Megan Scraper was standing at the edge of the scenic but treacherous Shannon Falls when she slipped into a swift-moving current, authorities in British Columbia said. Her companions, Ryker Gamble and Alexey Lyakh, dove in to save her, but none of them were a match for the power of the rapids. Moments later, all three were sucked beneath the water’s surface, then plummeted over a 100-foot waterfall.
Their deaths on July 3 are a tragedy, but one that has been shrouded in controversy, because the three were associated with High on Life. Members of the group travel to exotic locales and, at times, vault guardrails and ignore warning signs as they dive from cliffs and swing through canyons — always with cameras recording for YouTube and Instagram followers.
Royal Canadian Mounted Police Cpl. Sascha Banks told the Associated Press that Scraper, Gamble and Lyakh had been swimming in a pool system at the top of the falls, “and then walking along the ledge shortly thereafter” they fell nearly 100 feet.
The local medical examiner is trying to determine whether they were filming just before going into the water.
High on Life’s Instagram page has more than 1.1 million followers. And its YouTube channel includes videos that make no secret of the dangers members court in the name of adventure: “World’s SCARIEST Rope Swing!!” and “Epic Cliff Jumping and Waterfall Slide (EXTREME DANGER).”
But on Saturday, the most recent video was somber.
Seven grief-stricken young men — one wearing a “High on Life” shirt, another with an arm in a brace — cried as one recited words written by Gamble about rejecting convention and leading a life worth living:
“Accept the fact that everything that makes up your world is there because you attracted it with your own thoughts. Realize that you can control your thoughts and emotions.”
Later, the speaker added: “The world has lost a great deal of light with their passing. They lived every single day to its fullest. They stood for positivity, courage, and living the best life that you can. And they shared and taught their values to millions of people worldwide.”
The video encouraged High on Life’s significant following to contribute to a GoFundMe that would “align with the values and aspirations of Ryker, Alexey and Megan — empowering others to pursue their passions and dreams, and to live life to the fullest.”
The GoFundMe had raised thousands, but underneath the video, the debate raged.
Some said they had been inspired by Gamble and others, and tried to heed the message of leading an unconventional life filled with adventure. But others said the exploits were pointless and dangerous vanity, putting young lives at risk for bragging rights and YouTube views.
Surely, critics argued, a person can live an inspired life and avoid mortal danger at the same time.
“Positivity and stepping out of your comfort zone means knowing not only you are risking your life but also you are throwing it away for followers ????” one person asked under the tearful memorial video. “I am sorry but it doesnt reasonate [sic] with someone who wants to live their lives at their fullest.”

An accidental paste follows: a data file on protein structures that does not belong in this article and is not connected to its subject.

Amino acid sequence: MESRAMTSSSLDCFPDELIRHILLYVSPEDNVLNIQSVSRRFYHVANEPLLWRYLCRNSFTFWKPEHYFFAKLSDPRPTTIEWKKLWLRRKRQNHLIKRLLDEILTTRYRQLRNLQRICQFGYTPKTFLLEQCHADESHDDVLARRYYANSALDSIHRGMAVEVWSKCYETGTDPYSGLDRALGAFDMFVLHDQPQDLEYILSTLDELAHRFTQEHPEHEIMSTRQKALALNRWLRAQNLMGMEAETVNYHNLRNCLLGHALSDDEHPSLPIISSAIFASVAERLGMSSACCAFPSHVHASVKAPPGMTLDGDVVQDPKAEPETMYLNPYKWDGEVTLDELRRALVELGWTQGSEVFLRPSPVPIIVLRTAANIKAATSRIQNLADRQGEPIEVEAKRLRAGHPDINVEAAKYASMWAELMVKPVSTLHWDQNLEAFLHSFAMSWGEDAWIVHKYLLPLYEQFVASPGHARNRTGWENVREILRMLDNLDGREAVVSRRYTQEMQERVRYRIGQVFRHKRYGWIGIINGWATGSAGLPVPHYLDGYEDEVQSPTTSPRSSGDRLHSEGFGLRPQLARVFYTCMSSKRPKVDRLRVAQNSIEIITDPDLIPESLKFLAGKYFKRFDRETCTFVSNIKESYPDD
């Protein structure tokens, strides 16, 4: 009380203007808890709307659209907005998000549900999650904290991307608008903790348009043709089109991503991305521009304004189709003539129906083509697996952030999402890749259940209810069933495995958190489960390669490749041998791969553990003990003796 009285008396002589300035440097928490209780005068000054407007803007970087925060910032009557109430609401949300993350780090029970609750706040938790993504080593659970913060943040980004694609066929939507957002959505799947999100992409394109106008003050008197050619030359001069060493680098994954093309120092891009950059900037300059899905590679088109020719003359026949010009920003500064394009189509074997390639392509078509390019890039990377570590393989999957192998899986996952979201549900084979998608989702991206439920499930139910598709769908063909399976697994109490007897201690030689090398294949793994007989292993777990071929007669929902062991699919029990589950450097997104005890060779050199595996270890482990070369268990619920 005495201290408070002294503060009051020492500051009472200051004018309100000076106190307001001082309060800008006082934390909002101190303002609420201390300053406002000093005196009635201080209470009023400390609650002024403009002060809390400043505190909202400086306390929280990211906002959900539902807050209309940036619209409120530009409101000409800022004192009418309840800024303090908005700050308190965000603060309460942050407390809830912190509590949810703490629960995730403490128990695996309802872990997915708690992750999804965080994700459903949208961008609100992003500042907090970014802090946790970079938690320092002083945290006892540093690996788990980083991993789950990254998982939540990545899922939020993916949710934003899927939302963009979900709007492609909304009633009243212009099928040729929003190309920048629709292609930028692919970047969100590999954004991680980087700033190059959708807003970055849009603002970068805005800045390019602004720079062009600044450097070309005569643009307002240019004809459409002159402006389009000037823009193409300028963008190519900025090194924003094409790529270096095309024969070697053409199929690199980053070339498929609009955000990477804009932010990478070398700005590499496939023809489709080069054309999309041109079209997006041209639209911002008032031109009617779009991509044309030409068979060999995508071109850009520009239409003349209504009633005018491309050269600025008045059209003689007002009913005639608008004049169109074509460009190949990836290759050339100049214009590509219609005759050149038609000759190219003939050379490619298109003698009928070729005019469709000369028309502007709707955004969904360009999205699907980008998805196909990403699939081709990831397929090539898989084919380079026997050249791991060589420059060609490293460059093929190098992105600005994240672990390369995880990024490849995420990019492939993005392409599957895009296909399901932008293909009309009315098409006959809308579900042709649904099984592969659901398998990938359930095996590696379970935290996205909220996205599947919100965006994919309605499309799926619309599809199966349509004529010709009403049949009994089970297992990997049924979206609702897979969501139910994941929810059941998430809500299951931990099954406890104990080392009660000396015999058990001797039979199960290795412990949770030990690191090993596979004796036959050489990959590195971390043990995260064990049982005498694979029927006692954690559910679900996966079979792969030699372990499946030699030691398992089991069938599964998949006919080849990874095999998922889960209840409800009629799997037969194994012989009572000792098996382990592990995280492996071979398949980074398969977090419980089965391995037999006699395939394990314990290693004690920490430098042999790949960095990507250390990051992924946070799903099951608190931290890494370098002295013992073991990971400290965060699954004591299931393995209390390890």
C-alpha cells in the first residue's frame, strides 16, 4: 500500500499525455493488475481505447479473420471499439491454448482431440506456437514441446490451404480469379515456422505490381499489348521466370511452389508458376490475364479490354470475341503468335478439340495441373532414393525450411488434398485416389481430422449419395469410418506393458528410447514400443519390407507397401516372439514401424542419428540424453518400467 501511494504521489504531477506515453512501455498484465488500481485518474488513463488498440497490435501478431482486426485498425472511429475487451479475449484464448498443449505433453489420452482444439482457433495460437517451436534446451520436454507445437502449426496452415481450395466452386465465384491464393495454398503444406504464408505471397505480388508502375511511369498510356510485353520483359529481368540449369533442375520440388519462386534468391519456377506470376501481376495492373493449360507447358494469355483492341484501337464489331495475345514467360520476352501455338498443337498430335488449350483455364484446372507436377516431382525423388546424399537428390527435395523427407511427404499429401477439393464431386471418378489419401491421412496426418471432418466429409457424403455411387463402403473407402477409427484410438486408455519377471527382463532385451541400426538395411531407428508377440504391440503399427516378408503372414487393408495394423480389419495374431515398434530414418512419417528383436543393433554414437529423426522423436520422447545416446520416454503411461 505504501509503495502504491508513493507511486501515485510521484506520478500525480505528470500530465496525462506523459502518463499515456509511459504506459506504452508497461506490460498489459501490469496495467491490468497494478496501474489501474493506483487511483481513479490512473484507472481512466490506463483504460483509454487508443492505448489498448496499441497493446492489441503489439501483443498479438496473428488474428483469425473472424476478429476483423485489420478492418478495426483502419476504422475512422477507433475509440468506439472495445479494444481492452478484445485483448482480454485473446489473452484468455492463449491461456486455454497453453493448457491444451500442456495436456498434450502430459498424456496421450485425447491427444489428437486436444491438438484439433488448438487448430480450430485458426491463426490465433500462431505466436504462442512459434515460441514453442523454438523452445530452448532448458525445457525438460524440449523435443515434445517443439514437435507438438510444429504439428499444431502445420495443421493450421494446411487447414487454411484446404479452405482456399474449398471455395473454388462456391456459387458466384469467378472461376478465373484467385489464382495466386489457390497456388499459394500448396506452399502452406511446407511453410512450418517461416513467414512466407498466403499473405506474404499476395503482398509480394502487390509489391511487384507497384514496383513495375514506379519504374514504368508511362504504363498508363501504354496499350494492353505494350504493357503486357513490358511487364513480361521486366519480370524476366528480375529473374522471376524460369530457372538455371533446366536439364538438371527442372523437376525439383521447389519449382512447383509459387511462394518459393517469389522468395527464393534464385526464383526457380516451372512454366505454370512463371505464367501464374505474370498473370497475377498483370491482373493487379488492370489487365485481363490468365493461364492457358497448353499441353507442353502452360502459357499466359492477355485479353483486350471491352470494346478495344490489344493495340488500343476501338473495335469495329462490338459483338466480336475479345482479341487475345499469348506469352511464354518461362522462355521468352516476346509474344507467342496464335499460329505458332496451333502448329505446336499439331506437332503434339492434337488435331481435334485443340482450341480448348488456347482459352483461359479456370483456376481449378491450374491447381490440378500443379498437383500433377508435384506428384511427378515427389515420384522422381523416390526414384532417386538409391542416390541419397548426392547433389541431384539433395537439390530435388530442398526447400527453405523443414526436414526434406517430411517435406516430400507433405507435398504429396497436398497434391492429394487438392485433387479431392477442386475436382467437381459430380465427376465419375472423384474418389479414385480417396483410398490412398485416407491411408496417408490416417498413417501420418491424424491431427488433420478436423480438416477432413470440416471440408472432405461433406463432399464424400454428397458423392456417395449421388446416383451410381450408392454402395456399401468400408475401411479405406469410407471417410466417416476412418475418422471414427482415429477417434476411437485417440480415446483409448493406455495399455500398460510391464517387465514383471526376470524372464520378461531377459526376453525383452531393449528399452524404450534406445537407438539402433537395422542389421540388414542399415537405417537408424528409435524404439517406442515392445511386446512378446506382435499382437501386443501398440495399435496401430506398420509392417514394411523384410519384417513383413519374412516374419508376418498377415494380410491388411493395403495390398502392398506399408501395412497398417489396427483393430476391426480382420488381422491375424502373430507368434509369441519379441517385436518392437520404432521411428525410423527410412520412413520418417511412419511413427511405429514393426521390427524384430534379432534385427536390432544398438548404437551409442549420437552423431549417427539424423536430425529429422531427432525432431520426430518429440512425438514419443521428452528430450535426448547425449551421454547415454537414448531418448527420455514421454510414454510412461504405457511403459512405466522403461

Their antics have also landed them in prison. Last year, Gamble and Lyakh were sentenced to prison and banned from U.S. public lands for five years after they walked off the boardwalk at Yellowstone National Park to get dangerously close to a geothermal feature and biked off the roadway at Death Valley National Park in California, according to the Canadian Broadcasting Corp.
Authorities used videos and photos uploaded to the High on Life Facebook page as proof of their crimes. High on Lifers have also been accused of going out of bounds at Machu Picchu, the Canadian Broadcasting Corp. reported, contributing to sour feelings about ill-behaving foreigners at historical and sacred sites.
Others questioned the timing of the GoFundMe campaign and wondered whether any donated money would just encourage more recklessness.
“Why . . . are y’all asking for money? ‘empowering others to pursue their passions and dreams, and to live life to the fullest’ just means giving people like you money to travel irresponsibly right?” one commenter said.
They are not the only people to be criticized for a life-ending grab at Internet fame.
On Thursday, 25-year-old Jackson Coe fell to his death from a six-story building in New York City, according to the New York Post. He was a known daredevil who posted photos of his antics, including dangling his legs off the side of a skyscraper. After his death, one person had posted a comment on that picture: “This is very sad because it didn’t have to happen.”
Last summer, Pedro Ruiz III’s plan to become an Internet sensation involved a .50-caliber pistol pointed squarely at his chest and part of an encyclopedia that he convinced his girlfriend would stop the bullet.
It didn’t. He died at the scene on a June day in 2017 as two cameras recorded the deadly stunt in rural Minnesota, as The Washington Post’s Katie Mettler and Lindsey Bever wrote. His girlfriend pleaded guilty to involuntary manslaughter in his death, which happened three months before the birth of their second child.
“I said, ‘Don’t do it, don’t do it,’ ” Ruiz’s aunt, Claudia Ruiz, told her nephew when he shared his idea, according to Valley News Live. “Why are you going to use a gun? Why?”
His response, she said: “Because, we want more viewers.”
A man clobbered protesters with a bike lock at a Berkeley rally, police say. The Internet went looking for him.